• CabezoneCabezone Registered User regular
    edited June 2015
    Mayabird wrote: »
    Another big, major tip, up there with moving to a denser area: eat less meat, and especially beef.
    NYTimes%20food%20carbon.jpg

    green_house_proteins.jpg

    water-need-for-food-600x450.png

    meat_graphic2.png

    For reference: burning one gallon of gasoline produces about twenty pounds of CO2 / burning one liter of gasoline produces about 2.5 kg of CO2.


    Mass-production of cows for meat is one of the most environmentally damaging and destructive things we are doing as a species - and this is barely even touching things in the most abstract like rain forests getting burned down for grazing land or soy feed growing. Yes, there are a very few special cases where grazing by cattle may not be terrible, but if you're eating fast food hamburgers don't you dare kid yourself into thinking those tiny exceptions have anything to do with what you're eating. Hamburgers are bad for you anyway and you know this.

    You can eat smaller portions, adopt meatless days where you avoid meat, and if you can't cut out meat entirely, at least replace beef with something less destructive, like chicken. There are food threads for ideas and plenty of resources online. If anyone has links to posts or websites I can start linking those as well.

    I highly suggest USA farm raised Catfish. It's only 3.6, less than eggs, and is delicious. It still has it's problems to work out but it's one of the most efficient animals to farm.

    Cabezone on
    DisruptedCapitalistMayabird
  • V1mV1m Registered User regular
    How come lamb has such a high CO2 rating? Is sheep poop especialy emittive?

    I'd always assumed that lamb was rather greener than beef because sheep, at least in the UK, are generally raised on land that's too poor for arable, and usually not good enough grazing for cows (or else the farmer would be raising cows on it)

  • DehumanizedDehumanized Registered User regular
    V1m wrote: »
    How come lamb has such a high CO2 rating? Is sheep poop especialy emittive?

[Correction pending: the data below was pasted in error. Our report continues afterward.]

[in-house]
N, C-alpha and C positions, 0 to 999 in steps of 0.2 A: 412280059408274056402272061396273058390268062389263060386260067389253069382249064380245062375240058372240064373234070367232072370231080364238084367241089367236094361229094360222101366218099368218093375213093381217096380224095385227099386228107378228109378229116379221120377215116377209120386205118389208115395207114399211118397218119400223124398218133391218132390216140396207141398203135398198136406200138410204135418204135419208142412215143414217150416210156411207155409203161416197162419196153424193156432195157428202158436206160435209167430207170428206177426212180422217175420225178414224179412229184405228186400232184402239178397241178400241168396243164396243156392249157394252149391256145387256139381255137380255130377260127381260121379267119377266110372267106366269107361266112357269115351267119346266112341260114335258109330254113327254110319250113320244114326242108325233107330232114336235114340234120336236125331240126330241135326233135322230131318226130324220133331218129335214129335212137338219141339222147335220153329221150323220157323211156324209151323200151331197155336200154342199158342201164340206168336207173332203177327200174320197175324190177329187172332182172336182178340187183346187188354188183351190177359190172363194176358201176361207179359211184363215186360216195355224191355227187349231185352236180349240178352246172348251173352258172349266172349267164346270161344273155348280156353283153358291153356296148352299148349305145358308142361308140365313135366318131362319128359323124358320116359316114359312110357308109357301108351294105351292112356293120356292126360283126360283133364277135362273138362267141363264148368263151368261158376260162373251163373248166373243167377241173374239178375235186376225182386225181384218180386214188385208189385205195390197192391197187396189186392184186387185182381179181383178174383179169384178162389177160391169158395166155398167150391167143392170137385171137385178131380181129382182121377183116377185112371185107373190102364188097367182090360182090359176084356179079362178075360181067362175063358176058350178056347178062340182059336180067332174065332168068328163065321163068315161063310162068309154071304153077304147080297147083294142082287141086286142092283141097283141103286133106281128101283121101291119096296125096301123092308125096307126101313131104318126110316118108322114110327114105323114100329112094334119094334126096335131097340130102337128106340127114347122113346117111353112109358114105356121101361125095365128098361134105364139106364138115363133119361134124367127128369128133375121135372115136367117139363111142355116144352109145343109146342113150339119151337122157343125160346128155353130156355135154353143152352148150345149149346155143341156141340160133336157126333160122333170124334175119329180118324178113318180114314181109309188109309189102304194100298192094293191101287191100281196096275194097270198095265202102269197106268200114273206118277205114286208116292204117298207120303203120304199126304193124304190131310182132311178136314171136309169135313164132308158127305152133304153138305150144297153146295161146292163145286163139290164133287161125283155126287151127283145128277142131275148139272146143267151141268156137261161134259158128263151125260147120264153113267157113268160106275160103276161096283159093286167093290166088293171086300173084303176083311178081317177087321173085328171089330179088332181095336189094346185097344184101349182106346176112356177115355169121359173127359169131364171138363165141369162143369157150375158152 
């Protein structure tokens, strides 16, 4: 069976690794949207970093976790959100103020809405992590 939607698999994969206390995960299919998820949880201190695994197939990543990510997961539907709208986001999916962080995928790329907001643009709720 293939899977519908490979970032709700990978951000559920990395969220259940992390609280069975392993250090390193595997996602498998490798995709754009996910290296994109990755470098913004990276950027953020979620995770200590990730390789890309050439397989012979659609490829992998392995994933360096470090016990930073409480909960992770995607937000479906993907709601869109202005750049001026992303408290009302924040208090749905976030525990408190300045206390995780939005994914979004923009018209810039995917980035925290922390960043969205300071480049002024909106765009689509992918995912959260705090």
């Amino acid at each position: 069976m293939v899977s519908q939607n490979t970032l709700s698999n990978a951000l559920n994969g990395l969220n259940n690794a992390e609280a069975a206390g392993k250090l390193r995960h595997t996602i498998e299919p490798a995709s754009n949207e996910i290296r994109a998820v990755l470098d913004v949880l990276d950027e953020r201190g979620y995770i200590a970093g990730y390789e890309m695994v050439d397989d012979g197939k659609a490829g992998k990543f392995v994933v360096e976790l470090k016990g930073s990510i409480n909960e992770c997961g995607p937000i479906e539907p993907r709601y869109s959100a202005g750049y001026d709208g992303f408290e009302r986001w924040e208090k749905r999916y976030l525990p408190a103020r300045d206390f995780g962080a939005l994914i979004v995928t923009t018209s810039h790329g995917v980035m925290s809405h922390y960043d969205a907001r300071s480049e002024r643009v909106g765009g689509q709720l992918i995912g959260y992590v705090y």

I'd always assumed that lamb was rather greener than beef because sheep, at least in the UK, are generally raised on land that's too poor for arable, and usually not good enough grazing for cows (or else the farmer would be raising cows on it)

    I googled this because it struck me as odd too, and came up with this as a possible explanation:

    http://www.ewg.org/meateatersguide/a-meat-eaters-guide-to-climate-change-health-what-you-eat-matters/climate-and-environmental-impacts/
    Lamb has the greatest impact, generating 39.3 kg (86.4 lbs) of carbon dioxide equivalents (CO2e) for each kilo eaten – about 50 percent more than beef. While beef and lamb generate comparable amounts of methane and require similar quantities of feed, lamb generates more emissions per kilo in part because it produces less edible meat relative to the sheep’s live weight. Since just one percent of the meat consumed by Americans is lamb, however, it contributes very little to overall U.S. greenhouse gas emissions.

    Emphasis mine.

    MayabirdJulius
  • V1mV1m Registered User regular
    Ah OK. I guess that's a nice lesson on how to be mislead by statistics or comparing things along a single metric.

  • joshgotrojoshgotro Bloat much? Cincinnati, OhioRegistered User regular
    edited July 2015
    Talking to my SO about this new sheep fact.
    The study is strictly talking about food production. Of course the wool factor changes it. Best pun wool hear all day. Oh shit. Two rack to rack. Can we shear a forth?

    I'm really corny.

    joshgotro on
    0QA6SRd.jpg
    Xaquinbinarycupcakes
  • MayabirdMayabird Pecking at the keyboardRegistered User regular
    Atomika just created a great thread in D&D: [Lawns] America's Favorite Environment-Decimating Crop. It's about the massive negative environmental impact of lawns and why they should be reduced. I definitely recommend reading the OP.

    DisruptedCapitalist
  • PhasenPhasen Registered User regular
    Where does zoysia grass fall on impact? It is invasive but also one of the more hearty grasses that requires less water and mowing.

    psn: PhasenWeeple
  • bowenbowen ayyyyyyyy Registered User regular
    Phasen wrote: »
    Where does zoysia grass fall on impact? It is invasive but also one of the more hearty grasses that requires less water and mowing.

    Depends where you live.

    If you don't live somewhere warmer, it tends to brown for 8 months of the year.